DEA Providing Sites for Prescription Drug Disposal
In its continuing effort to stem the growing tide of prescription drug abuse across the nation, the Drug Enforcement Agency has set up 3,400 sites for people to dispose of their old or unused prescriptions.
National Prescription Drug Take Back Day is this Saturday, and is the DEA’s response to statistics that show that the majority of abused drugs come from home medicine cabinets, and those of family and friends. However, merely flushing or throwing them out is “unsafe,” according to the agency.
DEA Acting Administrator Michele Leonhard tells Reuters, "The National Prescription Drug Take-Back campaign will provide a safe way for Americans to dispose of their unwanted prescription drugs. "This effort symbolizes DEA's commitment to halting the disturbing rise in addiction caused by their misuse and abuse."
The Substance Abuse and Mental Health Services Administration announced earlier this year that admissions to treatment centers for prescription drug abuse increased four-fold from 1998-2008. Additionally, the National Institute on Drug Abuse has revealed that 15.2 million people aged 12 and over took a prescription pain killer, stimulant, tranquilizer or sedative for “non-medical purposes” in 2008.
This sharp increase is not relegated to only certain segments of society; the spike has widely affected persons from all walks of life, regardless of age, education level, or gender.
There are several underlying factors that have fueled the increase in prescription drug abuse, one of which is that some doctors have prescribed strong painkillers normally given to cancer patients, like oxycontin, to patients with migraines and other ailments.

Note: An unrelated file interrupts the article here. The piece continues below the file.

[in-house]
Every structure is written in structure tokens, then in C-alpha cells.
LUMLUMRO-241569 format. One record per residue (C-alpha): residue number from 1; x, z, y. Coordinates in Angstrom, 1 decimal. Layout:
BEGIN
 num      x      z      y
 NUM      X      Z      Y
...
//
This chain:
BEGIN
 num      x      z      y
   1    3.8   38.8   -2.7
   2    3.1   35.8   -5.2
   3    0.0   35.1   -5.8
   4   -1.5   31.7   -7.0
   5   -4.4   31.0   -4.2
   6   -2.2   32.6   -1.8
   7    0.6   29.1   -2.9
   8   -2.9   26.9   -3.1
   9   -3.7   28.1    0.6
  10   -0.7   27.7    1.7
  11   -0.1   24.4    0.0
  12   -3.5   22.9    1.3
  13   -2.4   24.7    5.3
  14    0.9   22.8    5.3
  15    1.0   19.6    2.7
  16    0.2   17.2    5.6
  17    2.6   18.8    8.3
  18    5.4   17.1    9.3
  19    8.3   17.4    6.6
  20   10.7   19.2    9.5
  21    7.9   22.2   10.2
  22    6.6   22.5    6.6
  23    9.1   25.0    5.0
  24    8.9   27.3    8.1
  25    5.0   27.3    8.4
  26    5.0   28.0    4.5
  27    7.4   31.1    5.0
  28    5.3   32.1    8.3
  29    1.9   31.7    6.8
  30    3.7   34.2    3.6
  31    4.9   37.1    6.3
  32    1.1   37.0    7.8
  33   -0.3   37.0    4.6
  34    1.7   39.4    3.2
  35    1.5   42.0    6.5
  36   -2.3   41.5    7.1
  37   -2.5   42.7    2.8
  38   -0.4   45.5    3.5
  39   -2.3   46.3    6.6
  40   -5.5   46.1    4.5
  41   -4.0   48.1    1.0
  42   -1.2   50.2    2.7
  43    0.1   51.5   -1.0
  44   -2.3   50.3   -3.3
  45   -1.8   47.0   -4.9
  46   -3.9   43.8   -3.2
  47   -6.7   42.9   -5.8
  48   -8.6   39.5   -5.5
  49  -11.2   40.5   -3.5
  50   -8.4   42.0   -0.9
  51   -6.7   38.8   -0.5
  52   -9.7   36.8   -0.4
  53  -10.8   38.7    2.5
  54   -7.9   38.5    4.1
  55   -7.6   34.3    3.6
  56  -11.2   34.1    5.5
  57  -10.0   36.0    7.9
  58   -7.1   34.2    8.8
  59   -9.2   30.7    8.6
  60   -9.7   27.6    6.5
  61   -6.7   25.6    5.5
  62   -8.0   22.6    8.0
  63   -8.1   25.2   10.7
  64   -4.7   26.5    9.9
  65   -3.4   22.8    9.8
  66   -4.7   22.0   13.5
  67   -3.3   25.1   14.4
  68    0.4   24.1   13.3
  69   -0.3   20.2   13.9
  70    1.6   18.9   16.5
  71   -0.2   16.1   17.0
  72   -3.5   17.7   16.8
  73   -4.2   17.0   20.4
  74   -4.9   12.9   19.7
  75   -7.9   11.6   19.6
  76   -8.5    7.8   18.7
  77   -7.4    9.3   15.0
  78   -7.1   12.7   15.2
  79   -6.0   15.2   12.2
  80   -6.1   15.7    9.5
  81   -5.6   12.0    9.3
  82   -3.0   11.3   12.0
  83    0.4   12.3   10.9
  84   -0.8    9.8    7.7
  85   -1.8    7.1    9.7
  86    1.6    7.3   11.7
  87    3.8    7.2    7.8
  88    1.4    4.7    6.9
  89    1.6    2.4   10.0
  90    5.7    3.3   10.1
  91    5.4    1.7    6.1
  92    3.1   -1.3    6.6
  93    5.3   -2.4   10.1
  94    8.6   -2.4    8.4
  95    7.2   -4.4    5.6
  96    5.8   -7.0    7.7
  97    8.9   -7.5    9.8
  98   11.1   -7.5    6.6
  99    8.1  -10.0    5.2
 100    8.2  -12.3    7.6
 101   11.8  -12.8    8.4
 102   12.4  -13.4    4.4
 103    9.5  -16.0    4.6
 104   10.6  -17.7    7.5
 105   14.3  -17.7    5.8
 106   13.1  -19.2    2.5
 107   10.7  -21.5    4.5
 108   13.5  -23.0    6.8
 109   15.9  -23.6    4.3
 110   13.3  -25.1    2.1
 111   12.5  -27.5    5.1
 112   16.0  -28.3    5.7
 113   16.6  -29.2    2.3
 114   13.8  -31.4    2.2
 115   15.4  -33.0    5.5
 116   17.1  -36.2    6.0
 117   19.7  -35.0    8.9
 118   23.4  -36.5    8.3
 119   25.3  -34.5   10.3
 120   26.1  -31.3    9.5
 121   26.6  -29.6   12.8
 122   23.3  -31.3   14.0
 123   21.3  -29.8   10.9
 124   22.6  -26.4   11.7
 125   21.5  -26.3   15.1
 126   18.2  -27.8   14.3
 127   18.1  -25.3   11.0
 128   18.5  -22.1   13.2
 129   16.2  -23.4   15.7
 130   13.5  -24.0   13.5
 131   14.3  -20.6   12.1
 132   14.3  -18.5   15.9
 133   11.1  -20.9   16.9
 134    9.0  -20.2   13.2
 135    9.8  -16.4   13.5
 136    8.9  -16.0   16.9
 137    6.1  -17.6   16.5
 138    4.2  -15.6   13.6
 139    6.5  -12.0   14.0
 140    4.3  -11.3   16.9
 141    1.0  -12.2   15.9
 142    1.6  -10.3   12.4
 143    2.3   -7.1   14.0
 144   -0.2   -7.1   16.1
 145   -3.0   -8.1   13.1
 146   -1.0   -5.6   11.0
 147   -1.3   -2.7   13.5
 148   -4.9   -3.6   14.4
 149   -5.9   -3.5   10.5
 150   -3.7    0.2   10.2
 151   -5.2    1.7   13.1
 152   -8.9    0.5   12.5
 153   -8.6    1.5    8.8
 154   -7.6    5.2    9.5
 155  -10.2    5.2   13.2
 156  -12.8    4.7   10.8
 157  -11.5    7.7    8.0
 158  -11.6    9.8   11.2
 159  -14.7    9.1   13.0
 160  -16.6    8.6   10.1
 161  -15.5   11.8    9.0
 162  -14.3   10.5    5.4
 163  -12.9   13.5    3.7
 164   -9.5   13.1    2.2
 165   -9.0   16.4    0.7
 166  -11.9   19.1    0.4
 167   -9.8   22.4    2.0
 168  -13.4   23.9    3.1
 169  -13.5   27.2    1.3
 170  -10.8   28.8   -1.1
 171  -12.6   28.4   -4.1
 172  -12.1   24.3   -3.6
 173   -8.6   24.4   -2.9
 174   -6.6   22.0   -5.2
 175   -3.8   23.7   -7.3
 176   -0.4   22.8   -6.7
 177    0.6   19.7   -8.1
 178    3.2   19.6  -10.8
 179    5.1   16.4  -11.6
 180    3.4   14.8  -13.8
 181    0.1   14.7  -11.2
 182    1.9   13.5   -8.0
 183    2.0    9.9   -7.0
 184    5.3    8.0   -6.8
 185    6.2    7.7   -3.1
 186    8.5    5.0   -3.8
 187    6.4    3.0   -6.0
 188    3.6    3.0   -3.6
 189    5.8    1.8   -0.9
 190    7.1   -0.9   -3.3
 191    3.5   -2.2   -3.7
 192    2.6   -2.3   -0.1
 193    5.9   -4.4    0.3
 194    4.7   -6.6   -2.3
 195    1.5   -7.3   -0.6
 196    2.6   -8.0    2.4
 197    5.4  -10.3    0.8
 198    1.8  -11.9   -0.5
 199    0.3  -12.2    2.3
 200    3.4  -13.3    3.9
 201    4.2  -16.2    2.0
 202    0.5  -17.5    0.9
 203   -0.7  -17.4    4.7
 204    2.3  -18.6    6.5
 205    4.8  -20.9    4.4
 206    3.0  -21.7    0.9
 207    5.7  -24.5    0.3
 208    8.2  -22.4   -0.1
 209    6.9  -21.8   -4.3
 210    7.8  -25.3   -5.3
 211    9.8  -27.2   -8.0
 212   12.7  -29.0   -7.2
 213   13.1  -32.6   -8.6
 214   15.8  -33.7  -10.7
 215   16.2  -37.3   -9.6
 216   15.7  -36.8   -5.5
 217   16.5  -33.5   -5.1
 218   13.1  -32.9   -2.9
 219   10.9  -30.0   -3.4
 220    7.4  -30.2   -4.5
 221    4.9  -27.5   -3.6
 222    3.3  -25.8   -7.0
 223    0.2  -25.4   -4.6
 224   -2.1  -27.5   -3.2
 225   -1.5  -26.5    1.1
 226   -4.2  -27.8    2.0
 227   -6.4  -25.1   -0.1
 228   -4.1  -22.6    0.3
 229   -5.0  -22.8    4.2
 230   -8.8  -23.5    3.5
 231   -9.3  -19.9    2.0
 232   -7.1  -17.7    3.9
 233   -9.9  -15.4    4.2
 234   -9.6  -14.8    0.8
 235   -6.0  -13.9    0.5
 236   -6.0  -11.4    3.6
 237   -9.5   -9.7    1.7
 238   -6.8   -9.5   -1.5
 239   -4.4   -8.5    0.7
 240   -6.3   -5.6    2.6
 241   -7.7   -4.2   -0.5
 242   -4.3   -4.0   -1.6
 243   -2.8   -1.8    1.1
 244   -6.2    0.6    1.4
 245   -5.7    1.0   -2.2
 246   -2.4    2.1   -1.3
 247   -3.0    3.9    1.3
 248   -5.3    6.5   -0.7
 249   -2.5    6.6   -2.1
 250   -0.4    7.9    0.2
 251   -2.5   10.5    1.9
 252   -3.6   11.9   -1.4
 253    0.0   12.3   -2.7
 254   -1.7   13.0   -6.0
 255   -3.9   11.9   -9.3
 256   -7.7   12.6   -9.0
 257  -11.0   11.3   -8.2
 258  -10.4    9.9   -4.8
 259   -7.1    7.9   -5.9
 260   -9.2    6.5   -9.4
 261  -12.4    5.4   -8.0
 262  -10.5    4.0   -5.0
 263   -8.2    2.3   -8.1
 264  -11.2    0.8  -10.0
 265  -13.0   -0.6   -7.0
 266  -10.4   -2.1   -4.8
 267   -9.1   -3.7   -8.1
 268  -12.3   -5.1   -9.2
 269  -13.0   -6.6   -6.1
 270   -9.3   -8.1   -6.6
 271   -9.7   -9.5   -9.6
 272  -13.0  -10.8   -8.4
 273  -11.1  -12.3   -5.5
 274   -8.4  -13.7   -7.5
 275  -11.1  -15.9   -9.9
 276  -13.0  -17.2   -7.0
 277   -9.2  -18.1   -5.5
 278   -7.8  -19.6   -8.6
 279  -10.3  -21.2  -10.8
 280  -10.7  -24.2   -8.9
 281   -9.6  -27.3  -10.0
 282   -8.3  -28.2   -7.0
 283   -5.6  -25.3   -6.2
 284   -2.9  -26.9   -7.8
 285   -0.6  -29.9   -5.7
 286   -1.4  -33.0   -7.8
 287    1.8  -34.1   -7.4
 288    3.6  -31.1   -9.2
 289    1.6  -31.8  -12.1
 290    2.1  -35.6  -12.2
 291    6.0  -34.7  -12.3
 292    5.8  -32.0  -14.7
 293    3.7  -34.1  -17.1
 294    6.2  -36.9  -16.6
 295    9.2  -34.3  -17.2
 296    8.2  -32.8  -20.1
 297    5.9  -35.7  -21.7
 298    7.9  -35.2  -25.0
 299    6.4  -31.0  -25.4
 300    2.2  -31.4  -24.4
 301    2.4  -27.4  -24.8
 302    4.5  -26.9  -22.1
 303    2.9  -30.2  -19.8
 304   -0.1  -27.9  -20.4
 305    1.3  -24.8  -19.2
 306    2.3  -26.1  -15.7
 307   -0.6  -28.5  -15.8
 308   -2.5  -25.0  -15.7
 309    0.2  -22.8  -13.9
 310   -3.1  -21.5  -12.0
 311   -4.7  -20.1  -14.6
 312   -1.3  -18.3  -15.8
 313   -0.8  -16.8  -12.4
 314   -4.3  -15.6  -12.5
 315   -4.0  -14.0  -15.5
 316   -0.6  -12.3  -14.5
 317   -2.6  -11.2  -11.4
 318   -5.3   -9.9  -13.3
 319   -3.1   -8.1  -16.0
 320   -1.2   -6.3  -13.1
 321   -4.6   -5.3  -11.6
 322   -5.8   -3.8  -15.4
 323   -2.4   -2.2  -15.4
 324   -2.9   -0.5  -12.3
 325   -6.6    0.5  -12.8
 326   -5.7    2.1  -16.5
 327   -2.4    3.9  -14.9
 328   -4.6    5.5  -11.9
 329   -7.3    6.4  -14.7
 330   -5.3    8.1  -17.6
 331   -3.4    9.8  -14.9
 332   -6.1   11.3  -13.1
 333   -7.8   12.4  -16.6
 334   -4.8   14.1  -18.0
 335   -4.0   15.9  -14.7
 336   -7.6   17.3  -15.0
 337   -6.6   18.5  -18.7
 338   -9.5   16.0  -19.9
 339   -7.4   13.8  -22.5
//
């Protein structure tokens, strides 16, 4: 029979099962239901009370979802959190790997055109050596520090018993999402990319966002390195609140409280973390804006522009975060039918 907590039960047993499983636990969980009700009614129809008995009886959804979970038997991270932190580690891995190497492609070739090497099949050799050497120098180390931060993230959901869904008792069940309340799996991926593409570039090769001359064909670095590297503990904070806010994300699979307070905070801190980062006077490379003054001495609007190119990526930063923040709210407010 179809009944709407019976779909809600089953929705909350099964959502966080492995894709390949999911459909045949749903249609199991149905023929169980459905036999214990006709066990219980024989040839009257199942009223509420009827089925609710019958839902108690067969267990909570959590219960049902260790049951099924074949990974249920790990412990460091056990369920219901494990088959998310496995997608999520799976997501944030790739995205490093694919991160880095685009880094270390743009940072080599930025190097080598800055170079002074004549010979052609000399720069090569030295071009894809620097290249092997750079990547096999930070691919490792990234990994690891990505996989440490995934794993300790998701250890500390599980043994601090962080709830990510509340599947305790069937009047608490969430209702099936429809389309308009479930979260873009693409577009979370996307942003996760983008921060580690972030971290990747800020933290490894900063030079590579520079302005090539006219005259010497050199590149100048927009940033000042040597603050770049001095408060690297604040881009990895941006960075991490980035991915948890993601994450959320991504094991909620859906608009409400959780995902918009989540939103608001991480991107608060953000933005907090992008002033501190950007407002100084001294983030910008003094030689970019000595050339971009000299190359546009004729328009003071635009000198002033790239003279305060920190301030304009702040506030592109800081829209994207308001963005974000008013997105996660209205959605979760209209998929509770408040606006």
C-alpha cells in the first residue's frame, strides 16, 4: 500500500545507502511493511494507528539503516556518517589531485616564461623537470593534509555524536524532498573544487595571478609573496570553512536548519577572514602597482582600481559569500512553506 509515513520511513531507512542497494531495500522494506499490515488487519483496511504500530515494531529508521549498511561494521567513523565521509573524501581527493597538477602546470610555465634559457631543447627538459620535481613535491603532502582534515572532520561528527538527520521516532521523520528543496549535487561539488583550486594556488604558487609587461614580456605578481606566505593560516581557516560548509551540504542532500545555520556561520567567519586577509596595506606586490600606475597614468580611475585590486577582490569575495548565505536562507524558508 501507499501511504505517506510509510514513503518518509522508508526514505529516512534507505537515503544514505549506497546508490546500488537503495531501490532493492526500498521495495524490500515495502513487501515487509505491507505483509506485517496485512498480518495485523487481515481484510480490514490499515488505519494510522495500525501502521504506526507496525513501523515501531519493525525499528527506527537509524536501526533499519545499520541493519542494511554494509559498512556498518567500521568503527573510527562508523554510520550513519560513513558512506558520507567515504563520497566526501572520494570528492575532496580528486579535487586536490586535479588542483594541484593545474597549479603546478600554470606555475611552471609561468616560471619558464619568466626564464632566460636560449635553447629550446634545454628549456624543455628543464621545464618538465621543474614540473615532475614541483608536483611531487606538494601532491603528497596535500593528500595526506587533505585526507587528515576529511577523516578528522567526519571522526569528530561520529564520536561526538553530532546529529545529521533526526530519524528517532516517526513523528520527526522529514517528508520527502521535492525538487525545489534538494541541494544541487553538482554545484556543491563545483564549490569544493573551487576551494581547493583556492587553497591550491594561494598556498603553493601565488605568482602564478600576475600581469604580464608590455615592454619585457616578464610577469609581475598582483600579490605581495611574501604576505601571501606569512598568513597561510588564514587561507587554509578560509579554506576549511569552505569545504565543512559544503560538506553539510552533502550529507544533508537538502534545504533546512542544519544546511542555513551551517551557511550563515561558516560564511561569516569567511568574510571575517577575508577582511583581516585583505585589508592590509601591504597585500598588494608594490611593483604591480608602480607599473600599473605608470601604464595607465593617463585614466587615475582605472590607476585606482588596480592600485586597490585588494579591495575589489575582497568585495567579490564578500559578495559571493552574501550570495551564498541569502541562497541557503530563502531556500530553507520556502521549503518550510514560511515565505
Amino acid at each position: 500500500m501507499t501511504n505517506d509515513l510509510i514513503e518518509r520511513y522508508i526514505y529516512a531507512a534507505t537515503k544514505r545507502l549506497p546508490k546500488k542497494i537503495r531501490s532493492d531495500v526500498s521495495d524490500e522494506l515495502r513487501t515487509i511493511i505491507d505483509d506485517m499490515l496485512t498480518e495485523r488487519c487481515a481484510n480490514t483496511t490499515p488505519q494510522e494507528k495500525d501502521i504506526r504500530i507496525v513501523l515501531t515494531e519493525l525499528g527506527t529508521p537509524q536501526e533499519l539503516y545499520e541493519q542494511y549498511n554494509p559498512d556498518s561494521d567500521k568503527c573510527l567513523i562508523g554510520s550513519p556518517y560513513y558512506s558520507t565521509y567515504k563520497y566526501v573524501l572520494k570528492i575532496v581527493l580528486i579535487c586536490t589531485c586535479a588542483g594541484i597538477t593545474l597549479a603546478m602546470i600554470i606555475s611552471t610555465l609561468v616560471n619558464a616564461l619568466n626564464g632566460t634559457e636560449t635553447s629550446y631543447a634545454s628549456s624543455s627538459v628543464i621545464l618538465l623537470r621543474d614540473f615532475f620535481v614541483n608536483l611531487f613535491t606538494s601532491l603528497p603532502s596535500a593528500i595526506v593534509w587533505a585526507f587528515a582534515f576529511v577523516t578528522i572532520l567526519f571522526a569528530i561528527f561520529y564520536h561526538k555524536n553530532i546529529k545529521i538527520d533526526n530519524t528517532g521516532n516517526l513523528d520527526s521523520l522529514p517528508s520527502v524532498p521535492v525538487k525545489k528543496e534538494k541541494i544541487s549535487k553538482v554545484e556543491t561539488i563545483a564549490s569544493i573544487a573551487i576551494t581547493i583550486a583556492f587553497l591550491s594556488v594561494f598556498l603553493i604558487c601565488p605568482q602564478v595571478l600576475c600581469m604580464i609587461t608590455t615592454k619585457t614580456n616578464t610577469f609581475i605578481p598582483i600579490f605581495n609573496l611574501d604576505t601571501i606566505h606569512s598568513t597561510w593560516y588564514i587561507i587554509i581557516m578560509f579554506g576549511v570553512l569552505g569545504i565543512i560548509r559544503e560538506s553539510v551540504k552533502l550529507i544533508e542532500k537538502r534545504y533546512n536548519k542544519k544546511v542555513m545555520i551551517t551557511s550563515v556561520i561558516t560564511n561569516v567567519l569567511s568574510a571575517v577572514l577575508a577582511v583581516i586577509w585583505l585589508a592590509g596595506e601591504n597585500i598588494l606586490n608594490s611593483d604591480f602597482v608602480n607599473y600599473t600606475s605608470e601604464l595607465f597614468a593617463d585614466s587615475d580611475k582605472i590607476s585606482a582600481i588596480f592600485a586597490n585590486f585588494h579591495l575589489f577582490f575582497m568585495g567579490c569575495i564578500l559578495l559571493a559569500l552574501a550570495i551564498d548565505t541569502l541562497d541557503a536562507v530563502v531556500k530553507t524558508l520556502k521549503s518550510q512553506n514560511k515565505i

Thomas Mclellan, Deputy Director of National Drug Control Policy states, “Our national prescription drug abuse problem cannot be ignored. I have worked in the treatment field for the last 35 years, and recent trends regarding the extent of prescription drug abuse are startling. We must work with prescribers, the pharmaceutical industry, and families to help us fight this scourge.”
Parents of teenagers are specifically urged to keep medications in a safe place, then to dispose of them when no longer needed, as drug abuse among high schools has also risen dramatically. Raiding Mom and Dad’s medicine cabinet has provided teens with access to drugs they were not prescribed.
Additionally, the National Institute on Drug Abuse suggests that to curb addiction among teenagers, parents should:
*Establish strong familial bonds
*Maintain parental involvement in a child’s life
*Provide clear limits and consistently enforce discipline
For those taking part in National Prescription Take Back Day, the DEA urges people to check its website to find local drop off points.
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